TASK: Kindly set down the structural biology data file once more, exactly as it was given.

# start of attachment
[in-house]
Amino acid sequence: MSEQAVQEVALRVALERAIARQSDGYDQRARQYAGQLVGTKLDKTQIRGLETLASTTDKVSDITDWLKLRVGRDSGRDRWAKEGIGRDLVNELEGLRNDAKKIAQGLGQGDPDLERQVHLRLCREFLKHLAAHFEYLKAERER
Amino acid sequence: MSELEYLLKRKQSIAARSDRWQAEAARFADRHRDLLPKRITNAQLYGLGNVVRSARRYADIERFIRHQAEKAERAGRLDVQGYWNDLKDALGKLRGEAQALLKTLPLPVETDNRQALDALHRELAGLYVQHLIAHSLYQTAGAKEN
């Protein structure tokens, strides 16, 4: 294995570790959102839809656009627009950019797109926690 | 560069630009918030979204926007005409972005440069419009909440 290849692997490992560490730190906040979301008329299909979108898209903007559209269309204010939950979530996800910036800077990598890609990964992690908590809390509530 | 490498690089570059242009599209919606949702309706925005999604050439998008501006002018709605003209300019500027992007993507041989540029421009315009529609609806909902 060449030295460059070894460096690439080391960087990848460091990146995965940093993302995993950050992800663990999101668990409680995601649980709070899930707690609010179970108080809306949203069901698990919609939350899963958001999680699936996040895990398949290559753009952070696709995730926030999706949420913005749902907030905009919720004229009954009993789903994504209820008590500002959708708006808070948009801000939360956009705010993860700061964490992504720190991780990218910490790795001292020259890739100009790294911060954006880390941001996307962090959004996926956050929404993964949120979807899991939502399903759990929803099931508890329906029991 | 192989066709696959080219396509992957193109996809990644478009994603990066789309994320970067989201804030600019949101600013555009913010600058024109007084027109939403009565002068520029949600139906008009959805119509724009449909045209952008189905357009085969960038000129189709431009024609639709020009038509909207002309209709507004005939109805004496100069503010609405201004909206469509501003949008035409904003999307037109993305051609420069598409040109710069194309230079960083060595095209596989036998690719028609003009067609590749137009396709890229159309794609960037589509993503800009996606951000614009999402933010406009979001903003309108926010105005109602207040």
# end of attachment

[in-house]
Amino acid sequence: MSEQAVQEVALRVALERAIARQSDGYDQRARQYAGQLVGTKLDKTQIRGLETLASTTDKVSDITDWLKLRVGRDSGRDRWAKEGIGRDLVNELEGLRNDAKKIAQGLGQGDPDLERQVHLRLCREFLKHLAAHFEYLKAERER
Amino acid sequence: MSELEYLLKRKQSIAARSDRWQAEAARFADRHRDLLPKRITNAQLYGLGNVVRSARRYADIERFIRHQAEKAERAGRLDVQGYWNDLKDALGKLRGEAQALLKTLPLPVETDNRQALDALHRELAGLYVQHLIAHSLYQTAGAKEN
């Protein structure tokens, strides 16, 4: 294995570790959102839809656009627009950019797109926690 | 560069630009918030979204926007005409972005440069419009909440 290849692997490992560490730190906040979301008329299909979108898209903007559209269309204010939950979530996800910036800077990598890609990964992690908590809390509530 | 490498690089570059242009599209919606949702309706925005999604050439998008501006002018709605003209300019500027992007993507041989540029421009315009529609609806909902 060449030295460059070894460096690439080391960087990848460091990146995965940093993302995993950050992800663990999101668990409680995601649980709070899930707690609010179970108080809306949203069901698990919609939350899963958001999680699936996040895990398949290559753009952070696709995730926030999706949420913005749902907030905009919720004229009954009993789903994504209820008590500002959708708006808070948009801000939360956009705010993860700061964490992504720190991780990218910490790795001292020259890739100009790294911060954006880390941001996307962090959004996926956050929404993964949120979807899991939502399903759990929803099931508890329906029991 | 192989066709696959080219396509992957193109996809990644478009994603990066789309994320970067989201804030600019949101600013555009913010600058024109007084027109939403009565002068520029949600139906008009959805119509724009449909045209952008189905357009085969960038000129189709431009024609639709020009038509909207002309209709507004005939109805004496100069503010609405201004909206469509501003949008035409904003999307037109993305051609420069598409040109710069194309230079960083060595095209596989036998690719028609003009067609590749137009396709890229159309794609960037589509993503800009996606951000614009999402933010406009979001903003309108926010105005109602207040």